Population of Delhi is estimated to be 29 million, second only to Tokyo with 37 million people; and it is likely to surpass Tokyo by 2028 to become the largest megacity of the world.  This unprecedented increase in urbanisation has put considerable pressure on Delhi’s housing stock. The housing vacuum largely affects the low-income sections of population as there is inadequate formal housing stock at affordable prices to accommodate them. The failure of concerned agencies like Delhi Development Authority to cater to this need has resulted in a surge of informal housing in the form of unauthorised colonies (UACs) – from 118 in 1961 to nearly 1800 such colonies today.  Though the number of colonies in Delhi has stayed constant for the last few years, there is a widespread increase in the housing density within these colonies.
This piece attempts to delve into the policy actions that have been undertaken to check the unprecedented rise in UACs in Delhi. In this regard, the focus is on the recently launched PM-UDAY (‘Prime Minister - Unauthorised Colonies in Delhi Awas Adhikar Yojana’) scheme and its progress in achieving its ultimate objectives; the gaps in its design and possible way forward.
Major Bhola Ram Colony, Dwarka, Delhi from the year 2001 (left) to 2019 (right)
The dense nature of these settlements is considered to potentially facilitate the spread of contagious diseases/infections and with current situation of coronavirus in Delhi, there is a dire need to limit the density in these colonies. As a politically sensitive issue, UACs have always appeared in election manifestos of political parties that promise UAC residents of formalising the situation. However, there has been no success on that front; instead the situation has become more complex and dismal. This is reflected in the unchecked construction in these colonies, placing heavy burden on the infrastructure resources.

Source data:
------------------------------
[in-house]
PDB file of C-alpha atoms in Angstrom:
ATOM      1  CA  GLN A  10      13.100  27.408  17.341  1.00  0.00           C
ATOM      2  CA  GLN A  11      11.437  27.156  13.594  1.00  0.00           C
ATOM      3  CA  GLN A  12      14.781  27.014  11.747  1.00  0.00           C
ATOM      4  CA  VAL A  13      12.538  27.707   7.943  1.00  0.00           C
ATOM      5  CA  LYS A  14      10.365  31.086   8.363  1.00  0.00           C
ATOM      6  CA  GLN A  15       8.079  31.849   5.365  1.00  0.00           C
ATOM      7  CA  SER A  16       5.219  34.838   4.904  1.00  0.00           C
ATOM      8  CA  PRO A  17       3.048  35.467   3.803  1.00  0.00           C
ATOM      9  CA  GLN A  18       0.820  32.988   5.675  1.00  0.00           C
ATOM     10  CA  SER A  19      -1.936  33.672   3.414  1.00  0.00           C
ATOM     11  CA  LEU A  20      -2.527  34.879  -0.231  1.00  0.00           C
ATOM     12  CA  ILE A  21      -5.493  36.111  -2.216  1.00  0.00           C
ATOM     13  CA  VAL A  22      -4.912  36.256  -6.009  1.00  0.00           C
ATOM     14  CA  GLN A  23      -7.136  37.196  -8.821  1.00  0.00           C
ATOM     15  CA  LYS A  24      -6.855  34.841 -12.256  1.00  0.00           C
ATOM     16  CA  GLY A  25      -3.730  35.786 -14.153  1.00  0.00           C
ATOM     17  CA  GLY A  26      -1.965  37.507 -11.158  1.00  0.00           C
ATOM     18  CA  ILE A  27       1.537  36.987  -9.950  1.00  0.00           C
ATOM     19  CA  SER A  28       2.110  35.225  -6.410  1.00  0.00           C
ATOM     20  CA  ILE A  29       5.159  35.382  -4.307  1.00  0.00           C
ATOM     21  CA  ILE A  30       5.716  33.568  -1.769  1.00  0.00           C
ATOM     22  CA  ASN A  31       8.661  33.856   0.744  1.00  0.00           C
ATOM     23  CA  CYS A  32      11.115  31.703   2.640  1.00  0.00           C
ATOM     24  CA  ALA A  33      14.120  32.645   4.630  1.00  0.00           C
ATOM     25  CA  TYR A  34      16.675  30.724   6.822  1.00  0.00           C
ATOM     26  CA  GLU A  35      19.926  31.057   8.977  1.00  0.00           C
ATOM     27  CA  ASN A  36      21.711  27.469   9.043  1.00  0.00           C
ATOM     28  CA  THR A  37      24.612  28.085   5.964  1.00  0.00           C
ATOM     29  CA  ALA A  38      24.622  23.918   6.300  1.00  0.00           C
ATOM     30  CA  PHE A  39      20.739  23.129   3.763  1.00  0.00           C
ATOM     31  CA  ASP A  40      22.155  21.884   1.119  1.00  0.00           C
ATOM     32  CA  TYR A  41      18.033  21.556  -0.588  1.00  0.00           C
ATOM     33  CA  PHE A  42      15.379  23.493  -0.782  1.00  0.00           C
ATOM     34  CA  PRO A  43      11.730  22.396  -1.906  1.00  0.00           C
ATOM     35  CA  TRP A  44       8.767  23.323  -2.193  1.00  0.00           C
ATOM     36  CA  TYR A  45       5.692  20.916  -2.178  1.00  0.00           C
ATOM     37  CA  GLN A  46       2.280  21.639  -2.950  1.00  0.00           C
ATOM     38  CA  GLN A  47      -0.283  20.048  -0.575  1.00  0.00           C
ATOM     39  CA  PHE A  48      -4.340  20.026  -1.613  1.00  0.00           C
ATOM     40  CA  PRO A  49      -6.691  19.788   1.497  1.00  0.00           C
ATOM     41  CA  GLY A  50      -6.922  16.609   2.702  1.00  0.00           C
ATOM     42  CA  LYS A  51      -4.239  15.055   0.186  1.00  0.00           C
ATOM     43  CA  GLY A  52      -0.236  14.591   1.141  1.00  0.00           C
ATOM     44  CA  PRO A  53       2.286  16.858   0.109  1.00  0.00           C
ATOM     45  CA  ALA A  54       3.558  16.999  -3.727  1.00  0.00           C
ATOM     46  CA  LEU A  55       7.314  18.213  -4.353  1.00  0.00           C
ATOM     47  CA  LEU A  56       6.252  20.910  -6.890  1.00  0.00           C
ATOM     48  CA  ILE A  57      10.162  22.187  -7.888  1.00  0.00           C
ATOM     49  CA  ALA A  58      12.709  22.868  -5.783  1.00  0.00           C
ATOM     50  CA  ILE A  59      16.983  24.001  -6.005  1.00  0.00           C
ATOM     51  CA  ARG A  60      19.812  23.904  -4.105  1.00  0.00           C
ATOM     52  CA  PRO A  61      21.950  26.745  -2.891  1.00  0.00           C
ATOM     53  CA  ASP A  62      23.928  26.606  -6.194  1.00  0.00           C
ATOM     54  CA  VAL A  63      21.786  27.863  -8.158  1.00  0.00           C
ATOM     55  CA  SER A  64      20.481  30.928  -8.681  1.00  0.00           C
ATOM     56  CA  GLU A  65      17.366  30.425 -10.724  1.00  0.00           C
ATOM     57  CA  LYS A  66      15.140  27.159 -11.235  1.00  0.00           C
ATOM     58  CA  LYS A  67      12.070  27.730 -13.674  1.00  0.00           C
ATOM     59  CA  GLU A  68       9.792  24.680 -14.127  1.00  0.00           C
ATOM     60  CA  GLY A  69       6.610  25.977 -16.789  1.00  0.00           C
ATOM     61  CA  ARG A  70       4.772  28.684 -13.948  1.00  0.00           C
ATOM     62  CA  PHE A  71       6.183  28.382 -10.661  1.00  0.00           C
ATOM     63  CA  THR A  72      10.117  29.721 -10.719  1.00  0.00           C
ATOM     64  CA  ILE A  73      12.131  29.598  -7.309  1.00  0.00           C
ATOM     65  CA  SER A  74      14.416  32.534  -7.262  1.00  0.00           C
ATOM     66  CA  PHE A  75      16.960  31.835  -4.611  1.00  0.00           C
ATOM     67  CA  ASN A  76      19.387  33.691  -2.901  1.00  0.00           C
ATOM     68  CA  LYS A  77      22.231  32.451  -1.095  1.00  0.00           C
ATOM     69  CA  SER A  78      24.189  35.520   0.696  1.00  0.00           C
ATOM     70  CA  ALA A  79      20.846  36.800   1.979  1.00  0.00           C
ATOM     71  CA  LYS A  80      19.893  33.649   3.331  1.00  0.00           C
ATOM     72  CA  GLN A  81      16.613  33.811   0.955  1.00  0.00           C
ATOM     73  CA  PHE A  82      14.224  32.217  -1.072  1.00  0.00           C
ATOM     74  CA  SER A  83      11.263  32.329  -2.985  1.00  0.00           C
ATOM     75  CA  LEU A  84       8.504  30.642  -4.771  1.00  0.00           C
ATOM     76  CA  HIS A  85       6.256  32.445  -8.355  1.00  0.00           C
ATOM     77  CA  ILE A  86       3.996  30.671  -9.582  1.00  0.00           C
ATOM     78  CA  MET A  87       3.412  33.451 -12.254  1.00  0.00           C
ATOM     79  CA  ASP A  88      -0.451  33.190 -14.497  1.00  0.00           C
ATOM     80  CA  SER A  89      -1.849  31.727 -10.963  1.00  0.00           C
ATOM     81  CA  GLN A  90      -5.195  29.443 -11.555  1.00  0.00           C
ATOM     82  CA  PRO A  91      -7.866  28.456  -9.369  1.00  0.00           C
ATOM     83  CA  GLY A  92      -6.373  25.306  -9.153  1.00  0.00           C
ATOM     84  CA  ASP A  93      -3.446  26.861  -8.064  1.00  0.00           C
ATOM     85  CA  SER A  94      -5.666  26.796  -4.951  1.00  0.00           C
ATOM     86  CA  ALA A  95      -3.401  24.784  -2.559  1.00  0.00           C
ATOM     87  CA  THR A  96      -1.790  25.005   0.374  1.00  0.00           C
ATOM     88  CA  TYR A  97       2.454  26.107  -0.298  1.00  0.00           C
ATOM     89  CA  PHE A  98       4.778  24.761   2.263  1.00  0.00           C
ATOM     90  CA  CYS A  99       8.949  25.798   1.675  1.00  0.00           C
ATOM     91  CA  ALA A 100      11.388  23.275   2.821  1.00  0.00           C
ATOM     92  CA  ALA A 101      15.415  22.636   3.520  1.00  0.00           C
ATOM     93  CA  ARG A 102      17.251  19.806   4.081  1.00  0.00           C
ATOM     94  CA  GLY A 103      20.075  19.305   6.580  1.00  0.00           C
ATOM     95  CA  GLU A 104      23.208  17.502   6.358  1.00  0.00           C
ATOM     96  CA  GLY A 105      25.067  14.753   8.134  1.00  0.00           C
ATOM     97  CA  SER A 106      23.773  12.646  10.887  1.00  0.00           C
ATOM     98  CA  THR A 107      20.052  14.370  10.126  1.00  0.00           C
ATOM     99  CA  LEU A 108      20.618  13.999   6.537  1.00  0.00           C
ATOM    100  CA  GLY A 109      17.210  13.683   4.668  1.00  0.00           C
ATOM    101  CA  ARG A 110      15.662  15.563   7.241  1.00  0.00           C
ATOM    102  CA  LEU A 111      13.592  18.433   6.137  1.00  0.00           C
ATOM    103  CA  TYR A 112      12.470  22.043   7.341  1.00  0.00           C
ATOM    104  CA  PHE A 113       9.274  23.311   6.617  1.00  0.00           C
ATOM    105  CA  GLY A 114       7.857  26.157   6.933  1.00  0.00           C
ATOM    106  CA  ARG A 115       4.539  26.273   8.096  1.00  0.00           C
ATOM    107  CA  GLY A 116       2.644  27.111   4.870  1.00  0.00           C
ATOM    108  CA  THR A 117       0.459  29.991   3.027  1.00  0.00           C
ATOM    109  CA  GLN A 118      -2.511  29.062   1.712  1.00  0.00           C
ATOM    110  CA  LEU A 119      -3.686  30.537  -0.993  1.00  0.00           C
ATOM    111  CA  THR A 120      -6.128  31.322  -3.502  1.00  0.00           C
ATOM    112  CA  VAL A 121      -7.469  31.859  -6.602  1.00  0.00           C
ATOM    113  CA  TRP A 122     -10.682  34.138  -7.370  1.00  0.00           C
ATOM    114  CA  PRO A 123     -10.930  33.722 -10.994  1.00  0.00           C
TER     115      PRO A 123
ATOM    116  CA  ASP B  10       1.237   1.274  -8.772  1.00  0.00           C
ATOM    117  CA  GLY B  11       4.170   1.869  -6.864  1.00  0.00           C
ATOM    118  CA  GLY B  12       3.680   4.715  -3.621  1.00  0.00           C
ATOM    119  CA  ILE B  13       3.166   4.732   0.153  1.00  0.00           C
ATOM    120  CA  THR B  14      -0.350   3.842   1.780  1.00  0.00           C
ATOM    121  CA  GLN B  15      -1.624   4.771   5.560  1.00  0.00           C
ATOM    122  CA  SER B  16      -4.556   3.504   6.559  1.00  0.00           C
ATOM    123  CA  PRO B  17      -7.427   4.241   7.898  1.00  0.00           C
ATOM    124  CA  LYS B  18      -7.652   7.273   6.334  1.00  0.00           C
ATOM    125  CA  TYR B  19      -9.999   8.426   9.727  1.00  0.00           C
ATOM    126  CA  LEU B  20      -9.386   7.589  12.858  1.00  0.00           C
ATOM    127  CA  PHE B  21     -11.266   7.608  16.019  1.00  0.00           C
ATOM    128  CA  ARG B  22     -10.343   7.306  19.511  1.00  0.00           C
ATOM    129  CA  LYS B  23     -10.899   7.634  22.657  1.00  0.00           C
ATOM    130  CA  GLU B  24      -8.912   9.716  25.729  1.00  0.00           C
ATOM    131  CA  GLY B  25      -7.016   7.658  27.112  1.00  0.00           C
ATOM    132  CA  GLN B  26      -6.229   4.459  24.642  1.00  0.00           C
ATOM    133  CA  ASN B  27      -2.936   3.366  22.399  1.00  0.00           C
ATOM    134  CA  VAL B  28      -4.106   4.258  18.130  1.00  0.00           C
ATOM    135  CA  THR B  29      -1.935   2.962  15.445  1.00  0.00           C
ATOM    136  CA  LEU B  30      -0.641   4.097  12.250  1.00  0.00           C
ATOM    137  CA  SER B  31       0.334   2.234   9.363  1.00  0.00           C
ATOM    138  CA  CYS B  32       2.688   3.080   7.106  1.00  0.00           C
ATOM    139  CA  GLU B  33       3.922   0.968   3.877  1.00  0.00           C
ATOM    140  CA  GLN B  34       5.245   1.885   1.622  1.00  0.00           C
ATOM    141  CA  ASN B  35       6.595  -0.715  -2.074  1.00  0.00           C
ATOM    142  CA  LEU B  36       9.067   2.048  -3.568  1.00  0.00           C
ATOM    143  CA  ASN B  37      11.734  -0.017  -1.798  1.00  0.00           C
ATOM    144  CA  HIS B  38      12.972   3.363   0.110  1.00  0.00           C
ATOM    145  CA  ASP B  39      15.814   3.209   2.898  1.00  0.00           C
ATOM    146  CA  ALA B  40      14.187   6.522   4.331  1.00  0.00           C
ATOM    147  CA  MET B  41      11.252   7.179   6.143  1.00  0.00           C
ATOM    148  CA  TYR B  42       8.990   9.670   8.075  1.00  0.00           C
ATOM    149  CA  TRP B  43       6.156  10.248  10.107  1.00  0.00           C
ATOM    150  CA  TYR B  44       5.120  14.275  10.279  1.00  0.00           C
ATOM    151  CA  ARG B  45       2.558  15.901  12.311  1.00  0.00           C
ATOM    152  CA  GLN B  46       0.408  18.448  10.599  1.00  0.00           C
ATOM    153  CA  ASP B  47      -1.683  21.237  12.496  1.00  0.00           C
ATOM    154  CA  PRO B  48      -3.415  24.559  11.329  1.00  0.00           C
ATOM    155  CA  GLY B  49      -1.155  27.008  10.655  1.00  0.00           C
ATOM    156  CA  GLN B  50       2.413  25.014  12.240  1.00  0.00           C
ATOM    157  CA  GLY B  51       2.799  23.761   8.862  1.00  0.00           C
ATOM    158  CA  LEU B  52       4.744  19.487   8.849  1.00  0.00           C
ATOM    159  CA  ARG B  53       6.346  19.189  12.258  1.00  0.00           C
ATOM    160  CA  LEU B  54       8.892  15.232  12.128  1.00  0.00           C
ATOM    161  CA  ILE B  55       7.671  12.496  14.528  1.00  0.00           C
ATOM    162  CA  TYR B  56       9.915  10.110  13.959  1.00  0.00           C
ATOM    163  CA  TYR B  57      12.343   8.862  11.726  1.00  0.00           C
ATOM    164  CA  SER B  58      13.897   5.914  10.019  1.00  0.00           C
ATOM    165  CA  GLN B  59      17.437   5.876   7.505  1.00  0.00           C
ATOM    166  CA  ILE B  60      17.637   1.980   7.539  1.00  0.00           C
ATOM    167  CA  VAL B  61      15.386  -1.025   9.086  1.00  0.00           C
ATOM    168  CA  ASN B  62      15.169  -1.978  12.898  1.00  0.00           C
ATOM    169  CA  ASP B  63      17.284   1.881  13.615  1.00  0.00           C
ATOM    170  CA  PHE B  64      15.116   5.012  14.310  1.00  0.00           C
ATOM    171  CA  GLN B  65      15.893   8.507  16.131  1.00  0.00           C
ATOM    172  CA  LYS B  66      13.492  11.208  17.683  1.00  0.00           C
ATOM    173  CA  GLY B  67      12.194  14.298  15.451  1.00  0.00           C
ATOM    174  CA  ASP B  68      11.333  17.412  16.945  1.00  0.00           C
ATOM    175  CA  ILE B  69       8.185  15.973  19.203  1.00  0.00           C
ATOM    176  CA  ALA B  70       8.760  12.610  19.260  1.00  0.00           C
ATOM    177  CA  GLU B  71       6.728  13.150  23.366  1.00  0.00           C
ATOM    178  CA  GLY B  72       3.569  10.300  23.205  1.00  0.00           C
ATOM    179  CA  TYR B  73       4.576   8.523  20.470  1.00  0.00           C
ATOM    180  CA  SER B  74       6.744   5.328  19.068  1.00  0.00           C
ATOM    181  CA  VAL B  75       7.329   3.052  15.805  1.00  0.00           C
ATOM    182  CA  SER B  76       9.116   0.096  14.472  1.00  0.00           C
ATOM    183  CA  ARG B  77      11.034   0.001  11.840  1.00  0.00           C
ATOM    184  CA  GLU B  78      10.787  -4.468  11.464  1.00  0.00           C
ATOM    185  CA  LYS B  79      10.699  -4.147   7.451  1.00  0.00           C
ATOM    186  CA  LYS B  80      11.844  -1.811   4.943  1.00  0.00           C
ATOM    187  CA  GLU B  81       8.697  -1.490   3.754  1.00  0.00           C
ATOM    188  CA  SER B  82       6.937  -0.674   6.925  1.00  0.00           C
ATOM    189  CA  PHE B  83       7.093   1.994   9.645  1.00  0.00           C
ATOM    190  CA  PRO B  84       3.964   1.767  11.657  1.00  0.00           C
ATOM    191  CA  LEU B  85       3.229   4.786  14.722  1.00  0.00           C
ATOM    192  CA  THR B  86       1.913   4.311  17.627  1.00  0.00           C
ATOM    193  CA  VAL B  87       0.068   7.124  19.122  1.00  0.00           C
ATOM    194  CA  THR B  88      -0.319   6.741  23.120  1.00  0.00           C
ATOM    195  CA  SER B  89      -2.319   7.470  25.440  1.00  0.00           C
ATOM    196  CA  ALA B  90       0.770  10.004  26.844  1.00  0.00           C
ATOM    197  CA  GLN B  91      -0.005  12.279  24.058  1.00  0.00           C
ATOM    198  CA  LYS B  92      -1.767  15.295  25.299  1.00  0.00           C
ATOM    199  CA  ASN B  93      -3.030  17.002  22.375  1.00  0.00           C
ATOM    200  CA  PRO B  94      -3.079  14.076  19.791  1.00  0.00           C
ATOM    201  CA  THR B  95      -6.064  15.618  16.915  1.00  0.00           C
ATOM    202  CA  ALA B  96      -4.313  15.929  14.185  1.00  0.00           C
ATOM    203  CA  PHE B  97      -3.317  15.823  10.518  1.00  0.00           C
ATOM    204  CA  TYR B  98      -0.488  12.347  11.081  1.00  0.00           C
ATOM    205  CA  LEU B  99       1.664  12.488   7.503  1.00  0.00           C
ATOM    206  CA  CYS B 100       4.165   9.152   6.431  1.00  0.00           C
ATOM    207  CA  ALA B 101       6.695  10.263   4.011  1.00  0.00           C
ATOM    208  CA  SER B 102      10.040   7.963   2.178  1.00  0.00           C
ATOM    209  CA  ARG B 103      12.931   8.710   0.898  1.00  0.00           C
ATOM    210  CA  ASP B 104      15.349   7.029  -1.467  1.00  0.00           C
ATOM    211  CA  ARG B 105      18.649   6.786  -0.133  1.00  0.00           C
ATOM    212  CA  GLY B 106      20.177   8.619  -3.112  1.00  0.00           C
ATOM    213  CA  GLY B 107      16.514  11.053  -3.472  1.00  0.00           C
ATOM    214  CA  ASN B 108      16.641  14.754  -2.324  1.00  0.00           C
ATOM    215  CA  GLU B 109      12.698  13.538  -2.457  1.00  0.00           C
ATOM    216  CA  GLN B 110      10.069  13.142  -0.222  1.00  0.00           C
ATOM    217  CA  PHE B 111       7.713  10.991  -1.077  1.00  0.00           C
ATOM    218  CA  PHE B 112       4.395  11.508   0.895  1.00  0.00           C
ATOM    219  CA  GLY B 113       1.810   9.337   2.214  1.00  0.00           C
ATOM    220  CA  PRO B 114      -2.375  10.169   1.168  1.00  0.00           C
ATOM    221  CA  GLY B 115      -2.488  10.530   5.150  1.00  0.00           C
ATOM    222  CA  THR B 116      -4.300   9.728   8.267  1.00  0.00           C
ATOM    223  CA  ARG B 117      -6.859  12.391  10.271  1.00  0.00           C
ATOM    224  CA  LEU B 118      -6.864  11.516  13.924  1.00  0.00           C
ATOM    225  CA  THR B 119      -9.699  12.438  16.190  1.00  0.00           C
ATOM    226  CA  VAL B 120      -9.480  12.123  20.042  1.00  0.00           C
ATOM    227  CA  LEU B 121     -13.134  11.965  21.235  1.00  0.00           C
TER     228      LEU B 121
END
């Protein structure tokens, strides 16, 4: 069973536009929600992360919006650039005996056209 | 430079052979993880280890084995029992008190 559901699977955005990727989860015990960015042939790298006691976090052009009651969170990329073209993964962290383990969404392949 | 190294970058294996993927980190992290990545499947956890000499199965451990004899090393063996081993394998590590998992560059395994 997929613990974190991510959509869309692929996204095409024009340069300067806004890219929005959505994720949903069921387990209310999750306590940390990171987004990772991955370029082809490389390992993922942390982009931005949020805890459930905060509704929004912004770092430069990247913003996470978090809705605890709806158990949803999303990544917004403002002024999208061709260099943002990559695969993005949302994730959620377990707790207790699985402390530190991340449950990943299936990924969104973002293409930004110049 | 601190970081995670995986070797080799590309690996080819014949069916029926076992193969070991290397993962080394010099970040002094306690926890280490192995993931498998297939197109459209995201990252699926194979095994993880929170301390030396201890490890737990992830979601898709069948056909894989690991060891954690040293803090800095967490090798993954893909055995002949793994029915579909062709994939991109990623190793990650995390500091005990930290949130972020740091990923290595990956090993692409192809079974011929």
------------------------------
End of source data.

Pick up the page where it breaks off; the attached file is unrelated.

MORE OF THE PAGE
Conferment of ownership rights to UAC residents
PM-UDAY scheme is the most recent development in this context. Its aim is to confer ownership rights through issuance of conveyance deeds to the residents of UACs in Delhi. For this purpose, National Capital Territory of Delhi (Recognition of Property Rights of Residents in Unauthorised Colonies) Act, 2019 has been enacted by the Parliament to allow registration of properties and to provide huge relief to the residents of these UACs from Registration Charges and Stamp Duty. In this regard, The National Capital Territory of Delhi Laws (Special Provisions) Second (Amendment) Bill, 2021 was passed in Rajya Sabha, which amends the National Capital Territory of Delhi Laws (Special Provisions) Second Act, 2011 and extends the cut-off date for UACs eligibility criteria from 2002 to 2014. As per the bill, the unauthorised colonies: (i) which existed as on June 1, 2014, and (ii) having 50% development as on January 1, 2015, will be eligible for regularisation.
The scheme’s framework requires applications from the UAC residents on its portal with all the necessary property and individual details along with GIS coordinates which will be provided by agencies responsible for GIS surveys. The conveyance deeds and authorisation slips are provided after verification of these details.